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Billboards infront Chuck Schumer’s houses asking him to introduce bipartisan antitrust legislation

Mobile billboards are arriving in front of houses owned by Senate Majority leader Chuck Schumer in Washington DC and Brooklyn, aiming at persuading him to schedule a vote on bipartisan antitrust legislation which will check the powers of technological giants.

Billboards mounted on trucks are playing 26-minute wide clips of HBO Host John Oliver supporting the legislation in his TV show on HBO.

An advocacy group named Fight for the Future are paying for the ads.

According to Evan Greer, who is director of Fight for the Future, if Chuck Schumer is a majority leader, he should start acting like one and not like a minority leader. He added that Chuck Schumer is the only person who is standing between the bill and its passage.

In the show hosted by John  Oliver, he took up the issue of the legislation and pointed out that Schumer’s daughters were working in these tech companies which will be affected by the bills. One daughter is working as a lobbyist for Amazon, while another daughter is working at Facebook as a product marketing manager.

According to Greer, Chuck Schumer is trying to protect these big tech companies for personal reasons.

Two bills named the American Innovation and Choice Online Act and Open App Markets Act are pending to be introduced in the house and senate,

If passed, both these bills can do a lot of damage to tech companies, which make use of their market positions and platforms to drive business in their favour.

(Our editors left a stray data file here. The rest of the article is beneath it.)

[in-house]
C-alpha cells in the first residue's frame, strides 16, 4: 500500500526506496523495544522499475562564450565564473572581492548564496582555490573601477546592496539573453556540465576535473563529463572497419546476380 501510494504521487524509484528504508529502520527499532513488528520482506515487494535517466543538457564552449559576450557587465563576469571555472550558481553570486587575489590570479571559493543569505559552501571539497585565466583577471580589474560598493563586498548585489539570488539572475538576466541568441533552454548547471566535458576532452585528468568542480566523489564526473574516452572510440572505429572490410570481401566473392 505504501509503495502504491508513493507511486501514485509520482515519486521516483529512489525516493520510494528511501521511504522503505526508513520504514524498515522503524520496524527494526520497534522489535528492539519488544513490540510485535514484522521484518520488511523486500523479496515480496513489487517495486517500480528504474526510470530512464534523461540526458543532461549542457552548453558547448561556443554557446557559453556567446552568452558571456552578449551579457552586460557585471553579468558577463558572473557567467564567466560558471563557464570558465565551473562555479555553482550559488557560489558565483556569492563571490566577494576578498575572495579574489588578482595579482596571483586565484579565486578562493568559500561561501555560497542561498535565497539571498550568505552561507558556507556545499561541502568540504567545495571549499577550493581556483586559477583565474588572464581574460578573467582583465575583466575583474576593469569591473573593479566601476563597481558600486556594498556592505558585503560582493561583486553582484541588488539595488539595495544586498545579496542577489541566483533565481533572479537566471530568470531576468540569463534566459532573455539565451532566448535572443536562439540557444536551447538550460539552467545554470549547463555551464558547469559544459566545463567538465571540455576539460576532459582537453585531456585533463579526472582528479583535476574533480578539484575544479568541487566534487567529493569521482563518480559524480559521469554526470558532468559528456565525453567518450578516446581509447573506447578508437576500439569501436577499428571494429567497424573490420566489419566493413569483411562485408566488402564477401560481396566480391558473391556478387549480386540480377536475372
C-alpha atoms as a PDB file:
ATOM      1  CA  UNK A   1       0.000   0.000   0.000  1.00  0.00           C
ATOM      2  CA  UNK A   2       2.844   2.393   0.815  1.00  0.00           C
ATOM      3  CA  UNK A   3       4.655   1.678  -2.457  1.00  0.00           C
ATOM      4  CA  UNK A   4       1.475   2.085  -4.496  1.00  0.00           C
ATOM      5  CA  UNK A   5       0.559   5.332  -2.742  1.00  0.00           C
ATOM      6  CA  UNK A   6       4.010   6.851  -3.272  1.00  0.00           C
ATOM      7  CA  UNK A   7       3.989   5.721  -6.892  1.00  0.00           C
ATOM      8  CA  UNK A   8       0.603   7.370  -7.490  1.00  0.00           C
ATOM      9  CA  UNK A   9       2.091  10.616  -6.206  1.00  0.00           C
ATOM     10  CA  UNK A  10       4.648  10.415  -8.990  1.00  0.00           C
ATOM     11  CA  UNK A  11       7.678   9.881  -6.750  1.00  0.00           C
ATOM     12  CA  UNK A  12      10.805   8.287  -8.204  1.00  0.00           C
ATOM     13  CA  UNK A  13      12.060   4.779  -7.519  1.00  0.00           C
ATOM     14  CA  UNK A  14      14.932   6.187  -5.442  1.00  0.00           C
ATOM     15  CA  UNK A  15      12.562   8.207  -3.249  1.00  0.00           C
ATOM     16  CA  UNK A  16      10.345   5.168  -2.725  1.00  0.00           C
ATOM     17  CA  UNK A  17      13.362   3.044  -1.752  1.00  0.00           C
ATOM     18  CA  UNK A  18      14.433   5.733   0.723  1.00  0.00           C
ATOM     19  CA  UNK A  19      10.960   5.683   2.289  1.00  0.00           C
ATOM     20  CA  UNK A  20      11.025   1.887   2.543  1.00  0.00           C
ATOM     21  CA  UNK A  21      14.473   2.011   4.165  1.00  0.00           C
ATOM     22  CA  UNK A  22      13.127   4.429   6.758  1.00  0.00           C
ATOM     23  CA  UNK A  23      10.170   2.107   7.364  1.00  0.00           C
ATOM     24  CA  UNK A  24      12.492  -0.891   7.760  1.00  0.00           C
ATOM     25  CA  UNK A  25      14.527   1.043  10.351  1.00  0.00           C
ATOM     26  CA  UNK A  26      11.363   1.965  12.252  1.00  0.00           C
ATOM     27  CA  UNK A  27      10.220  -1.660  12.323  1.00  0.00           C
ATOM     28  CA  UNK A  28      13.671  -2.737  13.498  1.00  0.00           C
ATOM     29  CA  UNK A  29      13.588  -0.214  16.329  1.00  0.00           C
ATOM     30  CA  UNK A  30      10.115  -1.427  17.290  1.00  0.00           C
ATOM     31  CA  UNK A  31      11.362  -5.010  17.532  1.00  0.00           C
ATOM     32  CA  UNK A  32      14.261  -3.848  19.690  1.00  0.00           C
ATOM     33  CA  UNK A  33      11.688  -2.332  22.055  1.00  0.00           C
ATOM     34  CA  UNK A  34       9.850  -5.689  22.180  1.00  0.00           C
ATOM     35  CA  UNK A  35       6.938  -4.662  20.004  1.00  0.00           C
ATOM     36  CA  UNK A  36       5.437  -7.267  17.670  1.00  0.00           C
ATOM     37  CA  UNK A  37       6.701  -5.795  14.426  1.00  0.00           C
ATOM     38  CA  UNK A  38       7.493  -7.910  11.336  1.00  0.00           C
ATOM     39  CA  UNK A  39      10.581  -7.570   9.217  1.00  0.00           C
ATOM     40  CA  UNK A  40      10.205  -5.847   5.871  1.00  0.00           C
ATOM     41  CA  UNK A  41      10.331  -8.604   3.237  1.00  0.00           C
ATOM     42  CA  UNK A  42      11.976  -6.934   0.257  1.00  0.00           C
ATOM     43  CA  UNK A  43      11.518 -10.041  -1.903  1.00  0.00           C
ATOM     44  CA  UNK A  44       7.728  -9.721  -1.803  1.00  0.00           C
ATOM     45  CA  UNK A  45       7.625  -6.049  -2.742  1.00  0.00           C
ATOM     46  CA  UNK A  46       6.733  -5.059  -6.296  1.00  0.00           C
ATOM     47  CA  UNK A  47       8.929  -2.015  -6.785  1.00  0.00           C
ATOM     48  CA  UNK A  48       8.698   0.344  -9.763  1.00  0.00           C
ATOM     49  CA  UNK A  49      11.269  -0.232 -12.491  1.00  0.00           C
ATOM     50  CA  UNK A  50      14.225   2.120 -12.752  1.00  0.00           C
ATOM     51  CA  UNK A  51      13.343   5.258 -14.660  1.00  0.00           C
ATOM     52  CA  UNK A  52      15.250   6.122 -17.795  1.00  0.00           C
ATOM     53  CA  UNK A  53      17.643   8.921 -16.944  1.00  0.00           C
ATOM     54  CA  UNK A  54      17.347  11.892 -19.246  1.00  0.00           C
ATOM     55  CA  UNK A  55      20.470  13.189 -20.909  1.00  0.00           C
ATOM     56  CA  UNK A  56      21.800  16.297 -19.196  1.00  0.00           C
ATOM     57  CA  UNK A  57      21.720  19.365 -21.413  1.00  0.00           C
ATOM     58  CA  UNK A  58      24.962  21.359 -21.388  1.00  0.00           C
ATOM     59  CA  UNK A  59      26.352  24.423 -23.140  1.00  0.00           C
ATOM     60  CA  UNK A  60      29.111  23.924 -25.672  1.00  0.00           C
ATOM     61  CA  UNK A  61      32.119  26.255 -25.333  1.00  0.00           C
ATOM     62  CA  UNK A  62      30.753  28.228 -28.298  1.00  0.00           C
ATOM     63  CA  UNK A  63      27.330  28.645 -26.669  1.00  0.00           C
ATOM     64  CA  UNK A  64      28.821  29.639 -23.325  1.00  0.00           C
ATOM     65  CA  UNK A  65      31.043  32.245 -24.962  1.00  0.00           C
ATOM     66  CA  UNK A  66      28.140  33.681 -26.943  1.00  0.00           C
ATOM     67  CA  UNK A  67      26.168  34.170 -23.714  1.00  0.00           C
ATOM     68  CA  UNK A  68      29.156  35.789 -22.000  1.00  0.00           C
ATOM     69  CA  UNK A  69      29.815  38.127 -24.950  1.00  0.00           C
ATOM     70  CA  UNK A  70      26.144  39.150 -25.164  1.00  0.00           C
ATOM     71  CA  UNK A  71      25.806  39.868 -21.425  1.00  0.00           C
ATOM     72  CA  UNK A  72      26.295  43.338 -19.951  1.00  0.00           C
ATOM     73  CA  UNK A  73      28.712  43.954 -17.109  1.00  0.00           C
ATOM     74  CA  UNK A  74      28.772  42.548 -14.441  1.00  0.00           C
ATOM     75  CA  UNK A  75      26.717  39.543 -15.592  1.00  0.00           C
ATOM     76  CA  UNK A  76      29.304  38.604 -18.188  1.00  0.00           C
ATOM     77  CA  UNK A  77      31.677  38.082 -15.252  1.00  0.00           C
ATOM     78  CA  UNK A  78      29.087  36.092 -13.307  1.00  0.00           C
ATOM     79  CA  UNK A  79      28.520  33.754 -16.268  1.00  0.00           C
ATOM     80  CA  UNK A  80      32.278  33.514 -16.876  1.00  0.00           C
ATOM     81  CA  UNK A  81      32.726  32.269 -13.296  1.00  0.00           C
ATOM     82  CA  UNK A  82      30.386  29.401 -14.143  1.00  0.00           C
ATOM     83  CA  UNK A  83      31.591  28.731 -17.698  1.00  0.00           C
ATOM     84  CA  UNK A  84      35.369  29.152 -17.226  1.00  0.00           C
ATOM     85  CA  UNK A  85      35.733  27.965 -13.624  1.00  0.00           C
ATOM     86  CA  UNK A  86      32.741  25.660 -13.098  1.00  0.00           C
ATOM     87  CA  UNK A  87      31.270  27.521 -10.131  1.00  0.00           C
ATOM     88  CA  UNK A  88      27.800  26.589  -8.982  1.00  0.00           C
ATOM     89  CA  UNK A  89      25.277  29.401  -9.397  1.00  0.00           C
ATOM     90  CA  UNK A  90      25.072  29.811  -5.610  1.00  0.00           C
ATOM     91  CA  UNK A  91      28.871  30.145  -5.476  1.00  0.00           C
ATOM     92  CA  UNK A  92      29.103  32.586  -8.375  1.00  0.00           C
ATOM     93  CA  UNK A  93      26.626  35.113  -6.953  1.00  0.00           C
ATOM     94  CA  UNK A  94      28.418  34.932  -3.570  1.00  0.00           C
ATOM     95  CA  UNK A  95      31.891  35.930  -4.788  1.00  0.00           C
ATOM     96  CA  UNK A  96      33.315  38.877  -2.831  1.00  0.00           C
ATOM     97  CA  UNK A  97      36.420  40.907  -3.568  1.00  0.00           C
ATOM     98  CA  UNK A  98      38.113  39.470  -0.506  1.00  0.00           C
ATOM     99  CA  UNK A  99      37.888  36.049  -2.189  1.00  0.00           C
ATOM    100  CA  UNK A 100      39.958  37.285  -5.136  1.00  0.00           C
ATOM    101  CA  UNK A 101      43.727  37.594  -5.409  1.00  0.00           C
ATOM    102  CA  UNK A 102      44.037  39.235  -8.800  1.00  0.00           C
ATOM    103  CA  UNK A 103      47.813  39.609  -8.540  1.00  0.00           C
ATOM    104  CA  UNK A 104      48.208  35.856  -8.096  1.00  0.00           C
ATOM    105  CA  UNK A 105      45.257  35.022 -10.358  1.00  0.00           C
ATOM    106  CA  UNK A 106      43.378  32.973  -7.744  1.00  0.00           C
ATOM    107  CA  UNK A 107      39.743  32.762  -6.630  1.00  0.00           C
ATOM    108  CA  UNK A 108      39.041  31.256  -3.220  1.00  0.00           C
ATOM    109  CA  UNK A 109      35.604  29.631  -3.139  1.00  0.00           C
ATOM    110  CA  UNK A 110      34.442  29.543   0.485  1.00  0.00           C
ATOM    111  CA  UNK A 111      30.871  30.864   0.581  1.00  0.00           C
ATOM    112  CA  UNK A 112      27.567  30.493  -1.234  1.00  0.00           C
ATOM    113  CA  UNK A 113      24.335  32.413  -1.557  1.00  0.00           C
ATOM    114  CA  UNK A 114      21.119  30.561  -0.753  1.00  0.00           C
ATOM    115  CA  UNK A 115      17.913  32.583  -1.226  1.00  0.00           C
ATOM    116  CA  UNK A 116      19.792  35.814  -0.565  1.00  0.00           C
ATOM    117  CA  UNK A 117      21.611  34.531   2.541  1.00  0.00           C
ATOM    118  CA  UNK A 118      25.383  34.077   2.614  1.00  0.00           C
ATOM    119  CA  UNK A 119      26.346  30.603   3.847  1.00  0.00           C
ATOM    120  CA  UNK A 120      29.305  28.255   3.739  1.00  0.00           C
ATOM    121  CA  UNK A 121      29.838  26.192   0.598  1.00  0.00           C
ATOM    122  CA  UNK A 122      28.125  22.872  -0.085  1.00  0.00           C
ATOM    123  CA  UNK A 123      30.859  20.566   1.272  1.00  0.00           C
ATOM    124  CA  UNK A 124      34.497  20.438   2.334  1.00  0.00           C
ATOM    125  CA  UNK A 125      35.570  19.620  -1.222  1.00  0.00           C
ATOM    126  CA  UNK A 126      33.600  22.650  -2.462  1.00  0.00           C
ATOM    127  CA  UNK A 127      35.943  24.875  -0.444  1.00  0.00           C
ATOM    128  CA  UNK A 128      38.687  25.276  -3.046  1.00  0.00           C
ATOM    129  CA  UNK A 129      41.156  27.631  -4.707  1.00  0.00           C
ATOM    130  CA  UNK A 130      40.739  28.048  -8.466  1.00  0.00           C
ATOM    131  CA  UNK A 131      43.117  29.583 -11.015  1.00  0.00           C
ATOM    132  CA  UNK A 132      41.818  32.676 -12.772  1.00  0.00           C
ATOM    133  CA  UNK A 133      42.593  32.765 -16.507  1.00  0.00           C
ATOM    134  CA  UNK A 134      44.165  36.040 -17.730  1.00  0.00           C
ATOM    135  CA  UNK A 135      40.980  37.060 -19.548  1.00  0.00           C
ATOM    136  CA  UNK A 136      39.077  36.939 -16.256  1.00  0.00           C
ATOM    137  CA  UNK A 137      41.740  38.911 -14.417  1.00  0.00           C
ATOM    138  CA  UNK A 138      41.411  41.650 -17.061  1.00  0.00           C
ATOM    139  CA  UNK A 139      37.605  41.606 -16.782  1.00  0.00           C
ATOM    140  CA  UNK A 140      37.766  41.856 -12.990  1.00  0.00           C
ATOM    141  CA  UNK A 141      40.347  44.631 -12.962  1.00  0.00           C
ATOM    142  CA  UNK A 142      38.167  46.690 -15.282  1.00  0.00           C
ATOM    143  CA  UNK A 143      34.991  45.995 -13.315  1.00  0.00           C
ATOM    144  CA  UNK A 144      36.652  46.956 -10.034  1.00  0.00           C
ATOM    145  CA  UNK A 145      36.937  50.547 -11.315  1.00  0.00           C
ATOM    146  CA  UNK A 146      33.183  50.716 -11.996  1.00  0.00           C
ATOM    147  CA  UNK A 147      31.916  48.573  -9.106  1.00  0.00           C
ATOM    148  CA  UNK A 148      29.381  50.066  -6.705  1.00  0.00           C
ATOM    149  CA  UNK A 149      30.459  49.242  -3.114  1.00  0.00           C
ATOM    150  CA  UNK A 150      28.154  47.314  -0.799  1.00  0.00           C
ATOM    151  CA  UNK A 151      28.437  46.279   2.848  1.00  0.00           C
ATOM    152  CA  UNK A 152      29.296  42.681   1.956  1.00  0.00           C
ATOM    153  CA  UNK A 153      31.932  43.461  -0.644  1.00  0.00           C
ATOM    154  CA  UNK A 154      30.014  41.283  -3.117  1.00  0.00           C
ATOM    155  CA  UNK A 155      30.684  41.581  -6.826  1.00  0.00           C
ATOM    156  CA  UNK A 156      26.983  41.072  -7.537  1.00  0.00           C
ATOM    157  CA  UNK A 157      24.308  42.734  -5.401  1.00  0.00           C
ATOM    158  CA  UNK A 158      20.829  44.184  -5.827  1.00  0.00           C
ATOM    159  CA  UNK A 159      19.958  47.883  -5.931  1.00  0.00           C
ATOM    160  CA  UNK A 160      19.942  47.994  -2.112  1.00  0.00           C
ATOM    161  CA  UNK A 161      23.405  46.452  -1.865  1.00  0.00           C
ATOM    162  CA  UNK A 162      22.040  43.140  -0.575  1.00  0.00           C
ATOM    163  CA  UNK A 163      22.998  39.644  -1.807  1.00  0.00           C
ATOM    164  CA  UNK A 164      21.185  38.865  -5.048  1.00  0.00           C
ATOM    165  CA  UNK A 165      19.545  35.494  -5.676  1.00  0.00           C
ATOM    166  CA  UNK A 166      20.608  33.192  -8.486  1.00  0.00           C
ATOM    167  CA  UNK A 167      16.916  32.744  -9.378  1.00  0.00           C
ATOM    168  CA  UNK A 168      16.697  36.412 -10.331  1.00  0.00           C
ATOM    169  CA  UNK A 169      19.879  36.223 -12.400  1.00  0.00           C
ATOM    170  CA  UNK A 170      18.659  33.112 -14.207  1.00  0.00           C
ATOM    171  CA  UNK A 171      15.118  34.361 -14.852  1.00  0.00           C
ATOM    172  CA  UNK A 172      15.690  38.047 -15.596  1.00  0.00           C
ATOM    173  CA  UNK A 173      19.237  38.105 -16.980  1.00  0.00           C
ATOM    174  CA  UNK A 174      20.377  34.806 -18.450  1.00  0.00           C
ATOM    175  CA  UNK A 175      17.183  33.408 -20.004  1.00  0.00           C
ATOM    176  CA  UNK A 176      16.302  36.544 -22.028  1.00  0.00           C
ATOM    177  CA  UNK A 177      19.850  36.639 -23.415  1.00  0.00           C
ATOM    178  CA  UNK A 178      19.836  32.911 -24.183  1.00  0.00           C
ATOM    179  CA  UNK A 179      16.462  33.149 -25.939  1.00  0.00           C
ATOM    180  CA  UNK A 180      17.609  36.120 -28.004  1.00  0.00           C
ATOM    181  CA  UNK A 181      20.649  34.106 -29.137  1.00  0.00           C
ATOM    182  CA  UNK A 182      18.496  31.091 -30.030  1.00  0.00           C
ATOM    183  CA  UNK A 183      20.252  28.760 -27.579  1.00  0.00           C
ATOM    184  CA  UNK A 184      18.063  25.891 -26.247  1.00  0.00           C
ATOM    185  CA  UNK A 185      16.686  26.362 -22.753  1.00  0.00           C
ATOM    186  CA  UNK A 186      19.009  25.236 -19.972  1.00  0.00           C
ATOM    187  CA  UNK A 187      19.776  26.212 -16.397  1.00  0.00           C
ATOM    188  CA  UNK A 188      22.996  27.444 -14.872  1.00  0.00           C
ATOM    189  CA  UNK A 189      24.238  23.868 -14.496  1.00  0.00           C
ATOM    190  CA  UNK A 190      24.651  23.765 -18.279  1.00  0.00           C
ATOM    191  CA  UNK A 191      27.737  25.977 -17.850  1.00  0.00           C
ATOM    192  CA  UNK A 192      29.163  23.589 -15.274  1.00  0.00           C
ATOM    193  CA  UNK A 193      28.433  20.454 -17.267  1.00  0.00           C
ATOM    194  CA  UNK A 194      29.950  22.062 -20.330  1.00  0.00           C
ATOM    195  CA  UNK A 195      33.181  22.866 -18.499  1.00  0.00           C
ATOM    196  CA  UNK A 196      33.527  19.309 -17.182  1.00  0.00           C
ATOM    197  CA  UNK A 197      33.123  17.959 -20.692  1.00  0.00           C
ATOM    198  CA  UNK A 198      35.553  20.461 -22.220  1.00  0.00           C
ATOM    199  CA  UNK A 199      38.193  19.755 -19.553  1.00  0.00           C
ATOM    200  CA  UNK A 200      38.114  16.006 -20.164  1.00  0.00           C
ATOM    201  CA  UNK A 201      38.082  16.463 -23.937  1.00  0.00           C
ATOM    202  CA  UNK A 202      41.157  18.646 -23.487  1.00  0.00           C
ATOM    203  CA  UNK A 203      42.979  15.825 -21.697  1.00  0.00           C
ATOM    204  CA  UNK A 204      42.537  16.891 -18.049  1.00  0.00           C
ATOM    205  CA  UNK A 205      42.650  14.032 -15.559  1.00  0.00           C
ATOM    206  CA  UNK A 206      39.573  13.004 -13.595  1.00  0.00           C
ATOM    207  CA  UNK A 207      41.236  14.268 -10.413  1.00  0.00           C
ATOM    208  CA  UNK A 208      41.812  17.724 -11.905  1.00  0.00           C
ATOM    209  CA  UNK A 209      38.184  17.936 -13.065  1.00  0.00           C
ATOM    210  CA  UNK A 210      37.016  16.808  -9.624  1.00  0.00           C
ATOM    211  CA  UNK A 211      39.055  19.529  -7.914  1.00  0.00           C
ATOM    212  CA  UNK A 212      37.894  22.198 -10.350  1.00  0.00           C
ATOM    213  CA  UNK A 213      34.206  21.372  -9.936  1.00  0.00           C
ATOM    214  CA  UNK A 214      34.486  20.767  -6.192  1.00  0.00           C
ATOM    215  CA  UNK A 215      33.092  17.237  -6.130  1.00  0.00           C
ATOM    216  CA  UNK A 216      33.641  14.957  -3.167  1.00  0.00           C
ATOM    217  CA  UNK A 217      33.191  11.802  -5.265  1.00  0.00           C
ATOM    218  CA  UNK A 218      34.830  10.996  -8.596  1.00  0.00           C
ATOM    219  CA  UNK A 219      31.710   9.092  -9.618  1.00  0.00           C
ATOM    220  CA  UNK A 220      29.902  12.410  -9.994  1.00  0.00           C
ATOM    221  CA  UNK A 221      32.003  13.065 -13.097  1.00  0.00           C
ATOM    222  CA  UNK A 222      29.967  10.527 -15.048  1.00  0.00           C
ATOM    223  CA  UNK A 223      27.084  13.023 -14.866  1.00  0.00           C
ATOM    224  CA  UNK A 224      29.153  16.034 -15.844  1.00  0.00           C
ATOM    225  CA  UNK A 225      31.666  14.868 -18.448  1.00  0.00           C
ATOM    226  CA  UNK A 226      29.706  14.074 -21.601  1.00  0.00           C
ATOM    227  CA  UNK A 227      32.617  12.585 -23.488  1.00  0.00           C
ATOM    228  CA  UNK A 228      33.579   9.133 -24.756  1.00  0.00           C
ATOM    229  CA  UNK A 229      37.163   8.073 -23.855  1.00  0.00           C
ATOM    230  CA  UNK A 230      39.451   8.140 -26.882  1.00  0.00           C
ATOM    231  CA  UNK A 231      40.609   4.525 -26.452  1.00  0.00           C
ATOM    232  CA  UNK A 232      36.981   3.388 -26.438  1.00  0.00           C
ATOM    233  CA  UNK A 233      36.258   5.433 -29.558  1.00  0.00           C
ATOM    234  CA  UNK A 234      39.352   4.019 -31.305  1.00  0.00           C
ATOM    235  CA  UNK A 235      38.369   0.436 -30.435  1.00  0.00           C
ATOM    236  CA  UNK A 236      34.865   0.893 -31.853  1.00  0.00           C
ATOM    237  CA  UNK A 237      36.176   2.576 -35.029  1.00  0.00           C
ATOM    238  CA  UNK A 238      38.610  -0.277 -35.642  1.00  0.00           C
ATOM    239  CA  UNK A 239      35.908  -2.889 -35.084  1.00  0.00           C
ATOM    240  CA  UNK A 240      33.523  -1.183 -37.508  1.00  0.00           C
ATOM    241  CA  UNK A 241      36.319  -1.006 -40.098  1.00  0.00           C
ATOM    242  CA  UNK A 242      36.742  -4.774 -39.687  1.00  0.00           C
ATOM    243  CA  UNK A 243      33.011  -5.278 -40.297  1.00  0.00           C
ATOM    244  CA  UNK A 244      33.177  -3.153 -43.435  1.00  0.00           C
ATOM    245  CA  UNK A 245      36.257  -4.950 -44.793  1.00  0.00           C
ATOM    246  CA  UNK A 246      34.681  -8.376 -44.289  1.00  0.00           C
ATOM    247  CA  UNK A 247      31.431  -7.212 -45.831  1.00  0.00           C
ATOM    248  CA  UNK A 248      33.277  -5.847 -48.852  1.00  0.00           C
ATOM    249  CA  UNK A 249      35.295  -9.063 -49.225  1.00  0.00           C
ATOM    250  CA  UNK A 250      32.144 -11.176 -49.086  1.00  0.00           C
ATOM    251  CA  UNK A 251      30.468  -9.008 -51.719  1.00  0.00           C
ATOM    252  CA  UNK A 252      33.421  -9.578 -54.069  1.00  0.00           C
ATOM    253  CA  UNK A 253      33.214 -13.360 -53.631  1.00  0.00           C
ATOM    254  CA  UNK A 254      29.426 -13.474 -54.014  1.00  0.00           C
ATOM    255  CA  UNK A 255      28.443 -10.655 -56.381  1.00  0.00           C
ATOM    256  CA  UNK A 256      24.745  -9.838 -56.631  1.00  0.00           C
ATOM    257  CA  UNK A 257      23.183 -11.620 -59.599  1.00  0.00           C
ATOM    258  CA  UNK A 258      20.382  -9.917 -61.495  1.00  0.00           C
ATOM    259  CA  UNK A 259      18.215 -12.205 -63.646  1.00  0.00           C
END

Anti-competition practices of companies such as Amazon, Apple, Google, and Facebook would be exposed and stopped.

According to the US law, there should be at least 60 votes from the senate for the bills to proceed, while many think that the bills have bipartisan support, several lawmakers from both the Republican Party and Democratic Party have commented against the bills.

Some lawmakers, especially from the Democratic Party, made it clear that the legislation should not curb content moderation practices.

Last month, a democratic senator from New Hampshire, Maggie Hassan, reportedly objected to legislation on a conference call.

Angelo Roefaro, the spokesperson for Chuck Schumer, told the media that the senator supports the bill and is working with Senator Amy Klobuchar to get the votes.

The American Innovation and Choice Online Act is co-sponsored by six Republicans: Chuck Grassley of Iowa, Lindsey Graham of South Carolina, John Kennedy of Louisiana, Cynthia Lummis of Wyoming, Josh Hawley of Missouri and Steve Daines of Montana. A seventh Republican, Sen. Ted Cruz of Texas, supported it in committee.

The associated Open App Markets Act, which would restrict Google and Apple from rigging their smartphone app stores against competitors, has some of the same sponsors, plus two additional Republicans, Senator Marsha Blackburn and Marco Rubio.

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